Read what she posted. Firstly it’s off topic. Secondly her GP probably attempts hari kiri when he hears she’s in the surgery.

          • Simon Platt

            I read it. And I read yours. And you’re a repeat offender. And you’re still at it.

          • Sean Toddington

            I blame my parents.

  • Groan

    “This has not always been the case, and before we rush more ambulances to the foot of the cliff, we should think about replacing the fence at the top.” If only we did have an “evidence based” approach. At its most global the position of the UK as top of the league of shame with regard to family break up, teenage pregnancy, children born to unmarried couples; well the list is deeply depressing. Is likely to be connected to it having also high levels of child unhappiness and mental health illness. In fact if I were in the EU I might be rather pleased to get shot of a nation with such dismal stats. Frankly some serious observation of our European neighbours may help as we are such an “outlier”. It is one area where it is truly shaming.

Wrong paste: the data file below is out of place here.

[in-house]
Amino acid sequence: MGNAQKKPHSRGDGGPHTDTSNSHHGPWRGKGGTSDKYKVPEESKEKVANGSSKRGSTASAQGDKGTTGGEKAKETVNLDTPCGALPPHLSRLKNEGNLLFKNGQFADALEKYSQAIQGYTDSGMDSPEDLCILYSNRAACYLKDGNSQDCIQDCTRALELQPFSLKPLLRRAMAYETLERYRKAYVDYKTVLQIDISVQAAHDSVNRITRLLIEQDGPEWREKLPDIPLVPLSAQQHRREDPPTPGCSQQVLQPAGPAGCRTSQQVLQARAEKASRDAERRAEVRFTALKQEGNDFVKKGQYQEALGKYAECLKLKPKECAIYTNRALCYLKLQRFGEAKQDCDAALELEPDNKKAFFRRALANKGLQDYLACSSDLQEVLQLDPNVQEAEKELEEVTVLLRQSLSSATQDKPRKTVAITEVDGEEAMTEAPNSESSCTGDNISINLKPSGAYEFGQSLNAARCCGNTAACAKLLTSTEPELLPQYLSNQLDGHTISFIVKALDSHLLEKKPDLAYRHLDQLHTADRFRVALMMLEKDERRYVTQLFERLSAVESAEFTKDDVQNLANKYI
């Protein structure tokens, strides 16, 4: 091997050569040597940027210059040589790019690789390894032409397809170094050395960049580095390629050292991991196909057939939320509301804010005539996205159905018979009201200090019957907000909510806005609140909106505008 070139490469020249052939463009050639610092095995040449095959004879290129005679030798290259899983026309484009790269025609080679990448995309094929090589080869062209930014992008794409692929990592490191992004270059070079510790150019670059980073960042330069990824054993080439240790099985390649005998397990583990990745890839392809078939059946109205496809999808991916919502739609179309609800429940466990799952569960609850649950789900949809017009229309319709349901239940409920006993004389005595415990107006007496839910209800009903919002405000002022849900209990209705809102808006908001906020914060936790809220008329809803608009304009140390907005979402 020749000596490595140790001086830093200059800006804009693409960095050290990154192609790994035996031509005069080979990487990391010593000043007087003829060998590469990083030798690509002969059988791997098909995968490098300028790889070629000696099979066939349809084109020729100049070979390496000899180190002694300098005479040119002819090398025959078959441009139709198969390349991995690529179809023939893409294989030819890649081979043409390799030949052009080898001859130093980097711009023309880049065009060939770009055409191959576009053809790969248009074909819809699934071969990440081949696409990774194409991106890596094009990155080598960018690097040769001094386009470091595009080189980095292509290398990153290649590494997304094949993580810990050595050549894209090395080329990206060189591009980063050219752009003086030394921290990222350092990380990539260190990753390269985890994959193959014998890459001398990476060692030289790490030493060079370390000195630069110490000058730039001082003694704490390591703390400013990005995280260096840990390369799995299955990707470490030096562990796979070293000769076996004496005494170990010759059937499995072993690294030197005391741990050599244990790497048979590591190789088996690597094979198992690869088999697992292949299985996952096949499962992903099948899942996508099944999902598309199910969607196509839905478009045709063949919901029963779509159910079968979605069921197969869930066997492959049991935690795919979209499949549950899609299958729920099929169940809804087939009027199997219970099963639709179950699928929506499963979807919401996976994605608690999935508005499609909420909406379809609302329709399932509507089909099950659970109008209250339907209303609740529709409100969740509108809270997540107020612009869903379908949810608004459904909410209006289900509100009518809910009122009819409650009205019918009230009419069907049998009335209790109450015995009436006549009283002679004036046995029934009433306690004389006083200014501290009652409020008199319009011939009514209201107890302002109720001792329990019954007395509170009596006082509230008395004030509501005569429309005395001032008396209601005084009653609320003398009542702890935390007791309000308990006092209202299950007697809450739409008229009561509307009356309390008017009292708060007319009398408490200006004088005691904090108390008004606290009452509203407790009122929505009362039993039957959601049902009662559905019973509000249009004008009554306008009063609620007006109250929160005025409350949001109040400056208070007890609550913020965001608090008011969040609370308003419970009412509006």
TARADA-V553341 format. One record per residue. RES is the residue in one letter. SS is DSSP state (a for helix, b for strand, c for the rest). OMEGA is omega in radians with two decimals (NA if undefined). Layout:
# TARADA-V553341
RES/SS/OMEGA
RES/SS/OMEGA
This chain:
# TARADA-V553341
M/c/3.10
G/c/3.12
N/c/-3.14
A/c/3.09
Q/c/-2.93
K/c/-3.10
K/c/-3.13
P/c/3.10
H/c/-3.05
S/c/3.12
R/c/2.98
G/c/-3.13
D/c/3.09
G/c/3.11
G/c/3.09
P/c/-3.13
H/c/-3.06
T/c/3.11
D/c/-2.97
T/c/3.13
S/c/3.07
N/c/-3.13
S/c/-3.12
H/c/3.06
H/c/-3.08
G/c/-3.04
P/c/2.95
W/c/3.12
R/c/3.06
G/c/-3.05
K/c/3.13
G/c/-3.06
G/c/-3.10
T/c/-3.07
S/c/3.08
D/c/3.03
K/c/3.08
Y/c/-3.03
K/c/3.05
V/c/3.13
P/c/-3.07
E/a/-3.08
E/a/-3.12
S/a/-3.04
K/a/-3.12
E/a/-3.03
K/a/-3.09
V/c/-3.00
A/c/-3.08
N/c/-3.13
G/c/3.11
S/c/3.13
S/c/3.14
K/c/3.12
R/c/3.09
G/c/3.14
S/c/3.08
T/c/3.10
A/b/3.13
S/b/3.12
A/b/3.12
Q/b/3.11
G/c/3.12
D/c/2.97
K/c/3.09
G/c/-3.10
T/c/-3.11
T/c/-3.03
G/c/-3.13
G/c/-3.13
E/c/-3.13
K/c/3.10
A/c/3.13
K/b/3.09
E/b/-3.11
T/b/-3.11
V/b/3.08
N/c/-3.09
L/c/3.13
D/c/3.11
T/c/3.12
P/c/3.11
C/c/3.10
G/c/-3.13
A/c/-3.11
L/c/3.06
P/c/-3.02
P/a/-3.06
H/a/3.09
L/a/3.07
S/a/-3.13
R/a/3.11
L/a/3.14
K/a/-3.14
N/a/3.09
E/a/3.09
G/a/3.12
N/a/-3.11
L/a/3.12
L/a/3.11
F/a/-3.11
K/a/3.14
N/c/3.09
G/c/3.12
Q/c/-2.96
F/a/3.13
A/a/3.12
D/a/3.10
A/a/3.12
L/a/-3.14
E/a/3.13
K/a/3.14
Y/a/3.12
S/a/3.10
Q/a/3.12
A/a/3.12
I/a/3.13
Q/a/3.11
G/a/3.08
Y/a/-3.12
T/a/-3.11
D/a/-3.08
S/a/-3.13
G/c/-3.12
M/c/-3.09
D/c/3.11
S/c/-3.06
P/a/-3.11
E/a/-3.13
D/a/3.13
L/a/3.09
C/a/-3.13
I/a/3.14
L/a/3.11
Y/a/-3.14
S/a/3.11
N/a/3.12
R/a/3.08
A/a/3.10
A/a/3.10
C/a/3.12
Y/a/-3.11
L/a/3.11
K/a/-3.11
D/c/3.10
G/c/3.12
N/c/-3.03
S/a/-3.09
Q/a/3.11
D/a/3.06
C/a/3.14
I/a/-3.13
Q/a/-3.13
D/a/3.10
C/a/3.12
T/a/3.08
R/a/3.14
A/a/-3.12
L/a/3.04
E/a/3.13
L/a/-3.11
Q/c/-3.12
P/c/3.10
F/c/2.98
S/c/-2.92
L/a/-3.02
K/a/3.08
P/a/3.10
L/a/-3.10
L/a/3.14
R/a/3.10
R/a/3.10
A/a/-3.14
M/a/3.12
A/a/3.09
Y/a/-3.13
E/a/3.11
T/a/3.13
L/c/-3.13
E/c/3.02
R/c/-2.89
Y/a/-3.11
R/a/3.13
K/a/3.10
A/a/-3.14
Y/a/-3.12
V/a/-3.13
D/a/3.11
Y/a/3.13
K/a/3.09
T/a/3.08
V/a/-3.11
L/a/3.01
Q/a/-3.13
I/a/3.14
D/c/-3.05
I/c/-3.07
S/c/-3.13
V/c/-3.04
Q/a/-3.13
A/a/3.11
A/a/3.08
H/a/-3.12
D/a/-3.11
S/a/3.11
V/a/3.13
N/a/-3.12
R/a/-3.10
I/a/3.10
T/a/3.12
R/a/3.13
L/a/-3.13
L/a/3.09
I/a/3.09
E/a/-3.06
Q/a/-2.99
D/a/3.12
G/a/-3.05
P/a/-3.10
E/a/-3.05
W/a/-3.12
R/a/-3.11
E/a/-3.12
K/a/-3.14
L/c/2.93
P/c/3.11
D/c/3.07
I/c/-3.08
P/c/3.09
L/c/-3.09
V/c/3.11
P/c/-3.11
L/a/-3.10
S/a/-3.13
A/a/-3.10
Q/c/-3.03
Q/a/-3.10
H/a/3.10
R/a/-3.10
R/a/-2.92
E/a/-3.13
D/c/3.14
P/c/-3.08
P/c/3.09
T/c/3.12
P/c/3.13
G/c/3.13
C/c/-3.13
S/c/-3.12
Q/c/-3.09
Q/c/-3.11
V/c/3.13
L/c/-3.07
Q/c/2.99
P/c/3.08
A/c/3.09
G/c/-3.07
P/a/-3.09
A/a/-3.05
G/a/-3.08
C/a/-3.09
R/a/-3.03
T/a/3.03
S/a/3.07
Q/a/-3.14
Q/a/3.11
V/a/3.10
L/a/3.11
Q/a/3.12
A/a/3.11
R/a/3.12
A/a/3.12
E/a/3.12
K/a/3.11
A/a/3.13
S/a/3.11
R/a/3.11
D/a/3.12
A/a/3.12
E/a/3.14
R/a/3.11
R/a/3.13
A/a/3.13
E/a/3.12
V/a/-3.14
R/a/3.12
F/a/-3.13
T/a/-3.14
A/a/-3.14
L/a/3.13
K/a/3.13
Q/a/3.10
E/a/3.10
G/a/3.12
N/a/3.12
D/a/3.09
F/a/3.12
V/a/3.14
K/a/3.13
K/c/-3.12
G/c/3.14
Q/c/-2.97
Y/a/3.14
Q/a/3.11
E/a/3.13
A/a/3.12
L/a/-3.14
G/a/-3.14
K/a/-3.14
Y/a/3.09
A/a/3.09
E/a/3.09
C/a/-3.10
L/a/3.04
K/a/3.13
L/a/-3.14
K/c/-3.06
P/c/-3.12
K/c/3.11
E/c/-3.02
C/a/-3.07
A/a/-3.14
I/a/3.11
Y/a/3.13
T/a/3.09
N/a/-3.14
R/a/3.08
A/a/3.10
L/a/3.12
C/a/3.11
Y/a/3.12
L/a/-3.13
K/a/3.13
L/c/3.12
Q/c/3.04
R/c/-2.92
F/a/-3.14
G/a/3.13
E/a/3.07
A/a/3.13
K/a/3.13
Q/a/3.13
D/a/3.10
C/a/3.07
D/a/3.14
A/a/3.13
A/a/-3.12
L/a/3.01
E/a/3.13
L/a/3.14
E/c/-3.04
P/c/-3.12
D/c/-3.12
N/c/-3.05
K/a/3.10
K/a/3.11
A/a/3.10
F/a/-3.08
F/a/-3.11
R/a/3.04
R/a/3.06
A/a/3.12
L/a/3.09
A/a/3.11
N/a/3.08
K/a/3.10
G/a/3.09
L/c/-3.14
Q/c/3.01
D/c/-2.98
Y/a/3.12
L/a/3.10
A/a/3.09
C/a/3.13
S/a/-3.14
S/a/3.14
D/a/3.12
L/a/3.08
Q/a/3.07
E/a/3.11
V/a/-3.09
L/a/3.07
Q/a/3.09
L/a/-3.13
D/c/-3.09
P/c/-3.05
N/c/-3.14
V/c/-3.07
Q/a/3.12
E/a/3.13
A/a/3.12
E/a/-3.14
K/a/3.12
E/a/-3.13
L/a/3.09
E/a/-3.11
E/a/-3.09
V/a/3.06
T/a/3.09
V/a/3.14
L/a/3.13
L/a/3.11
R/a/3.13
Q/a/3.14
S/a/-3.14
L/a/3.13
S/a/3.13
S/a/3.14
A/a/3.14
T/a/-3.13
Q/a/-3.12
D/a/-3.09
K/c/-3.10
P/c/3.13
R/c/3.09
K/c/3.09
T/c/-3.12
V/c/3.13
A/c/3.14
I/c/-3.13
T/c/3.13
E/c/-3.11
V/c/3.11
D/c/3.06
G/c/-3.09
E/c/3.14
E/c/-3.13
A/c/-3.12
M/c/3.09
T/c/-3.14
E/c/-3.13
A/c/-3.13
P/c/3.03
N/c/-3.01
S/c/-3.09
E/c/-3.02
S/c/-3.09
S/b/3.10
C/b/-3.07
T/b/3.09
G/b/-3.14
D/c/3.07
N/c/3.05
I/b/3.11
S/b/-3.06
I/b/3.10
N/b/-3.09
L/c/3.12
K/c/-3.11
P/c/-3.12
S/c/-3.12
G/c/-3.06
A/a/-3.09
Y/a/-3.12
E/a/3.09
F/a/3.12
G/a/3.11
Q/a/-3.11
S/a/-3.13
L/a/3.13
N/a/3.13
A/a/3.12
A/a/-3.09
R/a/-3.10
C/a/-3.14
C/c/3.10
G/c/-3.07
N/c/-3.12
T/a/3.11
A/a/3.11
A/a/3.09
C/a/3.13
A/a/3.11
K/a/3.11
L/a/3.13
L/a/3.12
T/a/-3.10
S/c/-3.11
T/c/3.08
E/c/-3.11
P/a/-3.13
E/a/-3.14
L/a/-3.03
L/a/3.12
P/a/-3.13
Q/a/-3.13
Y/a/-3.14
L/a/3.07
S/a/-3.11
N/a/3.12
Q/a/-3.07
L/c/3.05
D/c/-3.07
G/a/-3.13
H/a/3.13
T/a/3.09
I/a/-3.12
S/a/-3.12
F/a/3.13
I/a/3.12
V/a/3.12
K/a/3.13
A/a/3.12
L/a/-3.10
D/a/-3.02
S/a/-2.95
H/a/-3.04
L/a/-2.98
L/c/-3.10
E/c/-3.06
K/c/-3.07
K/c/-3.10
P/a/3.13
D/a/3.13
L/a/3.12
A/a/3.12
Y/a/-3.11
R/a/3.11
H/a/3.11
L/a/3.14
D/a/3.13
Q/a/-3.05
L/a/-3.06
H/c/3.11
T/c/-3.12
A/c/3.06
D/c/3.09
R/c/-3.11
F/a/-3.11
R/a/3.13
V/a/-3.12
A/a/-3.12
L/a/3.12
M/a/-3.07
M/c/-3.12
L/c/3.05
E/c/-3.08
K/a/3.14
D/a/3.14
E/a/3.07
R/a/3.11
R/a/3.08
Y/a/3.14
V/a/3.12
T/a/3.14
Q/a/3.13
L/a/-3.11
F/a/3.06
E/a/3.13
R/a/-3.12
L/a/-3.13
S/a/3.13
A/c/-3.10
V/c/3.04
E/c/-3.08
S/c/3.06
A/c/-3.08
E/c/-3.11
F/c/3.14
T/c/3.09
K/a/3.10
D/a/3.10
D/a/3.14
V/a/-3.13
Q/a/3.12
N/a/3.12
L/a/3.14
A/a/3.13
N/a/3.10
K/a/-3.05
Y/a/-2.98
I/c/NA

All the evidence from psychology, sociology, social work supports your “ambulance and cliff” comment. ” Trigger warning” At least in some of the “right on” northern EU countries they manage to step beyond political correctness and are clear about their advice about children and families. While we appear to be completely hidebound and refuse to be clear with parents etc. on the grounds it might be “upsetting”.